By Ed McLaughlin and Wyn Lydecker
In baseball, you have two approaches to hitting. If you hold the bat at the very end, you can get a heck of a lot of power in your swing, but you’ll have less control once you set it in motion. If you choke up on the bat, you lose power, but gain control. Using venture capital to fund your startup is a similar situation: financial power and control are in an inverse relationship.
When I was starting USI, my accountant counseled me to use other people’s money (OPM), rather than risk my own. Using OPM would limit my personal risk, enable me to expand my business beyond the limits of my personal resources, and give me the extra financial backing to take advantage of opportunities that could suddenly present themselves. On the surface, that sounds like a great combination of monetary power and financial risk control, but OPM comes at a very high cost in terms of business control and relationships you may put at risk. If you have the financial wherewithal, I feel strongly that using your own money to fund your new business is the best path to take.
Venture capital, though, gets a lot more screen time than bootstrapping. “Shark Tank” averages over 6 million viewers per episode, according to Wikipedia, and there are heaps of stories floating around about angel investors and the miracles they make happen. While it is tempting to be part of the drama of winning a well-endowed investor over with your brilliant pitch and not having to worry about your own money as you start up, there are good reasons to stay away from VC. As the blog Model View Culture (MVC) discusses in its article, “Five Reasons Not To Raise Venture Capital,” outside funding comes at a proportional cost to control. Number 4 on the list is “When you raise venture, you narrow your options.” The section is entirely about retaining control of what’s yours. It is important to remember that one of the many reasons to start your own business is your desire to work for yourself. You want to have decision-making authority. You want to be responsible for the plan. You want to fulfill your vision. And you want to realize the value you’ve created. When you give up control – or even a portion of control – to someone else, you can jeopardize your vision, and loss of control can be a permanent decision.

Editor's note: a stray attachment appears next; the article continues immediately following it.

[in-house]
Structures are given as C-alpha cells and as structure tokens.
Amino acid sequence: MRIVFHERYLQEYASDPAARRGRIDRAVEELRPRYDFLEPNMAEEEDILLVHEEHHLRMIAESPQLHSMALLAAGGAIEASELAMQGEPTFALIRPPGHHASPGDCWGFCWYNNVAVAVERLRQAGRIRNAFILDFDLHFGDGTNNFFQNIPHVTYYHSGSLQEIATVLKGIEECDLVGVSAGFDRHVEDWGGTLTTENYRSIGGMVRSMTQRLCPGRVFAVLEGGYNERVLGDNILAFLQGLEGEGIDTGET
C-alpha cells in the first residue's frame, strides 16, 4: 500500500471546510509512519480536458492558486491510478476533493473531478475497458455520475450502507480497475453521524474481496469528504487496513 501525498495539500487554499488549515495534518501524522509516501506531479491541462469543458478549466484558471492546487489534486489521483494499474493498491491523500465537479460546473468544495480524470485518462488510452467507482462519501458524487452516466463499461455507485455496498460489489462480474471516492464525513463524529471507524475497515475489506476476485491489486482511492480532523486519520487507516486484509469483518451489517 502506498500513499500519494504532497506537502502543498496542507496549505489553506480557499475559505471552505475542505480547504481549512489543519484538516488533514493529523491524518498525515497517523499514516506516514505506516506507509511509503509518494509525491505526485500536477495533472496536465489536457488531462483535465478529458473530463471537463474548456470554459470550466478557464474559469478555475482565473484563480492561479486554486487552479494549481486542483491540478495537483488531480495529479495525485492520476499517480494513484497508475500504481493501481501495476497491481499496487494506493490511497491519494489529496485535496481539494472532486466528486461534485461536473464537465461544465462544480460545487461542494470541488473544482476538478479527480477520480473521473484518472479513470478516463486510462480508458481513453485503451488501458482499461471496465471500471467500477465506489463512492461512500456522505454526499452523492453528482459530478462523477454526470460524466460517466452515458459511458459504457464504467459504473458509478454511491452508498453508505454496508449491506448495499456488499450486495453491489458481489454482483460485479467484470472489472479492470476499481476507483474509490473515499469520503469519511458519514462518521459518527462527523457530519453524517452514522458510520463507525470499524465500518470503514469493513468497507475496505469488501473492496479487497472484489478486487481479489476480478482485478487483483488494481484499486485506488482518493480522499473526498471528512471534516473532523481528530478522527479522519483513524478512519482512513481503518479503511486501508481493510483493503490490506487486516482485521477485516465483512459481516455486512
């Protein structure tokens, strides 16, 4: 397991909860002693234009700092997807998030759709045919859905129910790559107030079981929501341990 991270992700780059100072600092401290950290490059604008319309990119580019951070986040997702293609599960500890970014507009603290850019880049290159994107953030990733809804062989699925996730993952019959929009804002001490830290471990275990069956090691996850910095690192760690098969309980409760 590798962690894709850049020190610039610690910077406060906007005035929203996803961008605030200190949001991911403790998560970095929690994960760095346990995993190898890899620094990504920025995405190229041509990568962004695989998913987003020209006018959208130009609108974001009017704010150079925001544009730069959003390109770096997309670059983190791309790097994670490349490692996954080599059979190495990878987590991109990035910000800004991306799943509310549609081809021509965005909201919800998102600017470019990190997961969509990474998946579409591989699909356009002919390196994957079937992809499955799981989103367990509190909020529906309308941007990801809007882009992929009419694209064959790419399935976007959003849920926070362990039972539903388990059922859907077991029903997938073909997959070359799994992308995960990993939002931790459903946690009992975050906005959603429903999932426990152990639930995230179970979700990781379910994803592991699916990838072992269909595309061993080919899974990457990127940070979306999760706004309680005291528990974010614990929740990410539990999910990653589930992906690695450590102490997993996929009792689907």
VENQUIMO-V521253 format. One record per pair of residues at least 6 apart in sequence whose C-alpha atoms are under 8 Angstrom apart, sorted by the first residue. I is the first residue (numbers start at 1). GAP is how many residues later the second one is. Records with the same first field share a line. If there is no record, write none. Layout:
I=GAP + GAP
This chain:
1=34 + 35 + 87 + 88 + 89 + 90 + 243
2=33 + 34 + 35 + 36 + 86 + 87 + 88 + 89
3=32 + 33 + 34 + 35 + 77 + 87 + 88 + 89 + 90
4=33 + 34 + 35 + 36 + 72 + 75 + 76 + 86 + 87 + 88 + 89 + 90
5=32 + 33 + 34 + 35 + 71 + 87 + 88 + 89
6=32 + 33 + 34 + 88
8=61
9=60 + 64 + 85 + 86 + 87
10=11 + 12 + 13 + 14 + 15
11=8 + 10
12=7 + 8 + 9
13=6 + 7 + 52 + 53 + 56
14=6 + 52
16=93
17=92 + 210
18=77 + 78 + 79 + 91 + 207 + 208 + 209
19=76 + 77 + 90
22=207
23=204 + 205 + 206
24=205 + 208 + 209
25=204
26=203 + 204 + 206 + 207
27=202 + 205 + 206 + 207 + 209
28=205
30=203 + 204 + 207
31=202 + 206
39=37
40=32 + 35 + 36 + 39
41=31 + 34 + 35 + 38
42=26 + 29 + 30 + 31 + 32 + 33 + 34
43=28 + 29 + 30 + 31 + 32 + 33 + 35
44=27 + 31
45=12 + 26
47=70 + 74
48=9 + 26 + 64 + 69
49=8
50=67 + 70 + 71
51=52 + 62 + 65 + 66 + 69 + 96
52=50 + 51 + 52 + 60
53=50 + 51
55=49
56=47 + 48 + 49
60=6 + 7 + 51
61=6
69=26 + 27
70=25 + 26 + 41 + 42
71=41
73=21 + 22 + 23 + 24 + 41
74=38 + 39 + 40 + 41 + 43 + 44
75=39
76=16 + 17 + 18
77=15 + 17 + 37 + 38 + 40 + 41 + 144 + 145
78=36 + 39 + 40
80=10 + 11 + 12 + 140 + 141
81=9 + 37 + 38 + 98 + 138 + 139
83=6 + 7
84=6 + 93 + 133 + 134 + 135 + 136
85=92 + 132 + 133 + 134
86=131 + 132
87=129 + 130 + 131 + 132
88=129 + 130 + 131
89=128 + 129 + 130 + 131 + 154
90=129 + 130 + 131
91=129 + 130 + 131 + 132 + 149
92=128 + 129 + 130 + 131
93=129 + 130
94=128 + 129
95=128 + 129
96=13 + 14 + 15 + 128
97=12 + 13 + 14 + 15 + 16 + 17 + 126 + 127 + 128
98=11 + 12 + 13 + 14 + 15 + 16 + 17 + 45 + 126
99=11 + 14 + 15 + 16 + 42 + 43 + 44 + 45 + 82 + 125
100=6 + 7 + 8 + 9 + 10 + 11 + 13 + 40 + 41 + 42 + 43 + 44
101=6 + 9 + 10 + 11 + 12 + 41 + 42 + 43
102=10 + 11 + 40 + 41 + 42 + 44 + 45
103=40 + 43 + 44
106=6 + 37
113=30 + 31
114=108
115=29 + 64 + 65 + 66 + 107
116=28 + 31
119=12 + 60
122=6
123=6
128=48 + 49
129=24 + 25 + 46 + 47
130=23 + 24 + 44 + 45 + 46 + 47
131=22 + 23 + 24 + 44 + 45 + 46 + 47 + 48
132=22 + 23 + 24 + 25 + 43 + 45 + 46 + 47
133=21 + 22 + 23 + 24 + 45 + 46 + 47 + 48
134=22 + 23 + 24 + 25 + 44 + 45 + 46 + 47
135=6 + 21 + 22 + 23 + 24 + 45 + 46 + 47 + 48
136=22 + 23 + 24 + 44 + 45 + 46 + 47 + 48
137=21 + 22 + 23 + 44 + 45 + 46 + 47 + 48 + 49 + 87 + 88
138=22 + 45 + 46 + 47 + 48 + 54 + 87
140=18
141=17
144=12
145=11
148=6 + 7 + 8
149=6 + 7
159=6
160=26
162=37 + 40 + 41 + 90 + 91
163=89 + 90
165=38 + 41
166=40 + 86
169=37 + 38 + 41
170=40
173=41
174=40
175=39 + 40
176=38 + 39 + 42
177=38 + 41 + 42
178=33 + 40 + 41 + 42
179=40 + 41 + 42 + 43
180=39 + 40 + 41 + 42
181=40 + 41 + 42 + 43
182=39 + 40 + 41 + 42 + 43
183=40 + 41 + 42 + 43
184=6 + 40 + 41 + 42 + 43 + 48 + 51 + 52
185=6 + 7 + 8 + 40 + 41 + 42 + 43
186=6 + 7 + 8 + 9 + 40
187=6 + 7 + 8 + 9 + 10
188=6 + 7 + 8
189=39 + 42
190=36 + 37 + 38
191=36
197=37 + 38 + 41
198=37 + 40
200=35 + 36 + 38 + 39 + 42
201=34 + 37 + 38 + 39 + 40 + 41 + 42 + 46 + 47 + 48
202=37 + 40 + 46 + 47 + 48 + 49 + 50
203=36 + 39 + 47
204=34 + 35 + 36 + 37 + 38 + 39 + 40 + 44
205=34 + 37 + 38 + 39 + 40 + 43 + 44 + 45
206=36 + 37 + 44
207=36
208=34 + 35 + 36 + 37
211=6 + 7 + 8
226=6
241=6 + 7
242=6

Some entrepreneurs may need seed funding to jumpstart their growth. Typically, a service business like mine has a lower startup cost than a capital-intensive business, such as manufacturing or technology, which requires more fuel for liftoff. In those cases, it makes more sense to go for OPM. In addition to providing much-needed cash, investors can bring a valuable, fresh perspective to your business. They can provide excellent additions to the management team, such as an experienced CFO or COO. Good professional investors should have experience in your industry and be able to provide useful advice. If you do need outside funding, seek to work with people who understand you and your motivations and goals. Make sure the chemistry is strong and the relationship is built on a solid foundation of trust.
Should you use other people’s money or your own to transform your idea into a business? The alternatives within those categories are broad. Whatever you choose, remember that the key to maximizing personal satisfaction in pursuit of your new business venture is to maintain majority control over business strategy, decisions, and finance.
Ed McLaughlin is currently co-writing the book “The Purpose Is Profit: Secrets of a Successful Entrepreneur from Startup to Exit” with Wyn Lydecker and Paul McLaughlin.
Copyright © 2014 by Ed McLaughlin All rights reserved.